In addition, Africa has the world's fastest rate of population growth. The continent's population has doubled since 1970 to nearly 900 million and is expected to rise to 1.2 billion by 2020.2 This will be greater than the populations of North America and Europe combined.
With responsible governments, prudent management of their vast natural resources, free-market economies, and open trade, the nations of Africa could become vibrant members of the global community. Regrettably, however, much of Africa continues to be blighted by poverty, disease, misrule, corruption, and inter-tribal rivalry fed by the wide availability of arms ranging from land mines to shoulder-fired missiles.3
Africa's troubles are many, and they have global implications. Sub-Saharan Africa remains the world's poorest region, with a GDP per capita income of just $575 in 2002.4 Average life expectancy is only 48 years. In addition, an estimated 30 million Africans are infected with HIV/AIDS.5 Among the disease's many victims are the continent's military forces, whose weakened ranks are rife not only with those who have contracted HIV/AIDS, but also with those who spread it.6 The spread of global infectious disease will become a more significant problem in the 21st century if Africa becomes the source of deadly pathogens that could plague American shores.7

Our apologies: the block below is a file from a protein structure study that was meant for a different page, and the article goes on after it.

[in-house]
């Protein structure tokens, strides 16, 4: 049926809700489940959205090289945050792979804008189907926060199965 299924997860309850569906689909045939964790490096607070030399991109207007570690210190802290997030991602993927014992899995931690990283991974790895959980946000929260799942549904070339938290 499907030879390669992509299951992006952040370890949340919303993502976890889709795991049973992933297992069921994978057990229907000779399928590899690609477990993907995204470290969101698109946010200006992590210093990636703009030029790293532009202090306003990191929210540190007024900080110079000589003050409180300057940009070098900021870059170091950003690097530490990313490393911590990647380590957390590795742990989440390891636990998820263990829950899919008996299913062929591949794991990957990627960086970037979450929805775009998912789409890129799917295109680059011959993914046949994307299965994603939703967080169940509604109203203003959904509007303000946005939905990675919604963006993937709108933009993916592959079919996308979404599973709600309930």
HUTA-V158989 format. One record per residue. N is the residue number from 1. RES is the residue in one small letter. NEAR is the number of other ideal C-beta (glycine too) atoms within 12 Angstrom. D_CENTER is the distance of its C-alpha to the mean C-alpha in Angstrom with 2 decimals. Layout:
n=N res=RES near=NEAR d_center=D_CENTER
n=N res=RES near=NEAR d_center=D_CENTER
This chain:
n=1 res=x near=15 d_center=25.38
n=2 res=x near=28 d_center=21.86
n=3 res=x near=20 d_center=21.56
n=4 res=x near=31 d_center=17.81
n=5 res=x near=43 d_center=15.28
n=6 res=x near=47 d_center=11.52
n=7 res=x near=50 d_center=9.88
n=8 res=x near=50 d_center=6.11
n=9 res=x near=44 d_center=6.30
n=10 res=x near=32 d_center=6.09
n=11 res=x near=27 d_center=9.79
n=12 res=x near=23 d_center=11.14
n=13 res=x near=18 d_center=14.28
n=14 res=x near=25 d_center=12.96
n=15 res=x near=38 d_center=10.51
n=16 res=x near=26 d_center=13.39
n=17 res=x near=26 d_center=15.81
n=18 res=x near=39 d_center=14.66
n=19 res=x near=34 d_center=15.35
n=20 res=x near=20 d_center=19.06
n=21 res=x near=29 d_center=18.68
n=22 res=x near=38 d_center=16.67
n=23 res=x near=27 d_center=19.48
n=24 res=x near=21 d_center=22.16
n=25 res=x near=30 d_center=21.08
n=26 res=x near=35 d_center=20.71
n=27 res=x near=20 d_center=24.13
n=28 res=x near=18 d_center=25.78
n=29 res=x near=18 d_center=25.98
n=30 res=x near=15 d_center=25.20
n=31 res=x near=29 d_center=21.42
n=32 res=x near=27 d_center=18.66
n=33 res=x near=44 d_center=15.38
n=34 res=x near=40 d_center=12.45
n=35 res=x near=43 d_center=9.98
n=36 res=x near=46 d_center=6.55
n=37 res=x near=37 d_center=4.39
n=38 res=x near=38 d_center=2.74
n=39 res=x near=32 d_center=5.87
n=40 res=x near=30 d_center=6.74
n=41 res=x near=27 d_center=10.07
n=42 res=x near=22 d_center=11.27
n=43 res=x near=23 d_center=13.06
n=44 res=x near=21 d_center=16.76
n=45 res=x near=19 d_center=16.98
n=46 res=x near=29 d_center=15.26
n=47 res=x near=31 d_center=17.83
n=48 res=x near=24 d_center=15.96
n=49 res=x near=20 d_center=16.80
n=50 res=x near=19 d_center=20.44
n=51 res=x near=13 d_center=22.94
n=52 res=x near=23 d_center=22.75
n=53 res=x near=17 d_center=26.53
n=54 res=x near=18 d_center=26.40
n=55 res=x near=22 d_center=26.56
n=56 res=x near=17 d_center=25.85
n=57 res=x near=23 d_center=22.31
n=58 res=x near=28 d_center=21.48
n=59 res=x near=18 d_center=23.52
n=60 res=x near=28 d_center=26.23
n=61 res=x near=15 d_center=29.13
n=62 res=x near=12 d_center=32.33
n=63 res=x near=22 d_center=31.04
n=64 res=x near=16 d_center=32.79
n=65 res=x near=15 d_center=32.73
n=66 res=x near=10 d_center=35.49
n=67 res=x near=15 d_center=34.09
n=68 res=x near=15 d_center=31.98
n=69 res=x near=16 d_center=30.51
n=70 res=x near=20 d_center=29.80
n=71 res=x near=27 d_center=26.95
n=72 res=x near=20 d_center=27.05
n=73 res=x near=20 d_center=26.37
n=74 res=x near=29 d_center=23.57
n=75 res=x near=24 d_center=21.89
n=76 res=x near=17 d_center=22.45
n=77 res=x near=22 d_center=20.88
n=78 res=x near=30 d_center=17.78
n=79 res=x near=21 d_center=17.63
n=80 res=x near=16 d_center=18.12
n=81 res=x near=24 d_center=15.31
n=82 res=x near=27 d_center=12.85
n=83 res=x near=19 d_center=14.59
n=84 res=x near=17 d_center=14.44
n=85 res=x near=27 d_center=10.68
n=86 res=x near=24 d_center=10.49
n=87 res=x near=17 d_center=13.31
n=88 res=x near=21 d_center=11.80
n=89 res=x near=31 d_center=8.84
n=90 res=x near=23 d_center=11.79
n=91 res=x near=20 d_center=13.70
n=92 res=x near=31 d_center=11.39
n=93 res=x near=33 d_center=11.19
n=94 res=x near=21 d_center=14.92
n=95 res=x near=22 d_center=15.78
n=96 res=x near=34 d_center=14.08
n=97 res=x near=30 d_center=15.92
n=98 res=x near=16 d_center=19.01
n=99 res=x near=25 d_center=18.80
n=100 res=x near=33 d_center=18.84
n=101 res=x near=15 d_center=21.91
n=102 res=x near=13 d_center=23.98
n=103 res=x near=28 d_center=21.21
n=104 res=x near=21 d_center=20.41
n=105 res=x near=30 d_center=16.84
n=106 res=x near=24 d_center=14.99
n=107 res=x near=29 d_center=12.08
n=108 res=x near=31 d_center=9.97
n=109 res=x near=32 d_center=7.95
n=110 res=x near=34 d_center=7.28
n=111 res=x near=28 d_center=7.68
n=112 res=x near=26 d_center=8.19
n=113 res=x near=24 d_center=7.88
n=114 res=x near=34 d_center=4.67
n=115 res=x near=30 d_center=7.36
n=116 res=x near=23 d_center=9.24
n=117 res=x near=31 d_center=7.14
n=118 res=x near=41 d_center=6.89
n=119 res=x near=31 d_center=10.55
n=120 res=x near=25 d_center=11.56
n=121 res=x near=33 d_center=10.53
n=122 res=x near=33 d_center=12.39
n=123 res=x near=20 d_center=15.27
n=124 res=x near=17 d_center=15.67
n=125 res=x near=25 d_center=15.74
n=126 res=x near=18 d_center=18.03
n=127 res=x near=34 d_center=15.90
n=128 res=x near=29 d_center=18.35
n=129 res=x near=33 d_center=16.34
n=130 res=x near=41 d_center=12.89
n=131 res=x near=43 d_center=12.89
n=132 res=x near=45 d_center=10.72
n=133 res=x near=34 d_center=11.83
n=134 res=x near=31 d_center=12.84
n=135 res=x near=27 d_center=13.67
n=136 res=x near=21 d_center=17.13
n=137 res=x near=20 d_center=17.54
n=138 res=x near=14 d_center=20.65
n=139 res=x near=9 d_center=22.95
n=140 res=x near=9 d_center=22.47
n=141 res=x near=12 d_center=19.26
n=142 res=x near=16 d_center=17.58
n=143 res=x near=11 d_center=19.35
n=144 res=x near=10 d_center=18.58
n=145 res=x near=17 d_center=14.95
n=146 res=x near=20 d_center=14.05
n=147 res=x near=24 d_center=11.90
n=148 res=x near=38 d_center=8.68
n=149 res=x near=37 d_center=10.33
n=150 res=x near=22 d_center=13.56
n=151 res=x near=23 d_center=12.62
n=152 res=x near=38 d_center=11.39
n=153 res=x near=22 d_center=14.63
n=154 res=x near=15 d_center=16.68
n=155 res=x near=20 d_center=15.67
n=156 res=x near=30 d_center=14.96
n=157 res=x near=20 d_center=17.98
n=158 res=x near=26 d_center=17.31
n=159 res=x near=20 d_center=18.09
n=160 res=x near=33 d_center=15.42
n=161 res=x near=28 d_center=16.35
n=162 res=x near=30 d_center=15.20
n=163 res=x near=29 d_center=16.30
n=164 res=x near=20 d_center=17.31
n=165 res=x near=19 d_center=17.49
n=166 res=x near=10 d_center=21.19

Nor is disease the only African crisis that could draw in the United States. Of even more immediate concern are political, economic, and environmental stresses that could well lead to internal violence and resulting demands for U.S. intervention. The civil war in Liberia prompted widespread international calls for Washington to put U.S. troops on the ground. Eventually, 200 U.S. soldiers were sent into the Liberian capital, Monrovia, in August 2003 to help facilitate the arrival of a larger West African peacekeeping force.
The United States must also be vigilant for its own security, remaining alert to the rise of African "enabler" or "slacker" states that might foster global terrorism. Enabler states are countries willing to facilitate transnational terrorism, share intelligence, or sell weapons or weapons technologies to those who in turn might threaten the United States. Libya, for example, has a long history of support for terrorist groups in the Middle East and more than 30 terrorist groups worldwide.8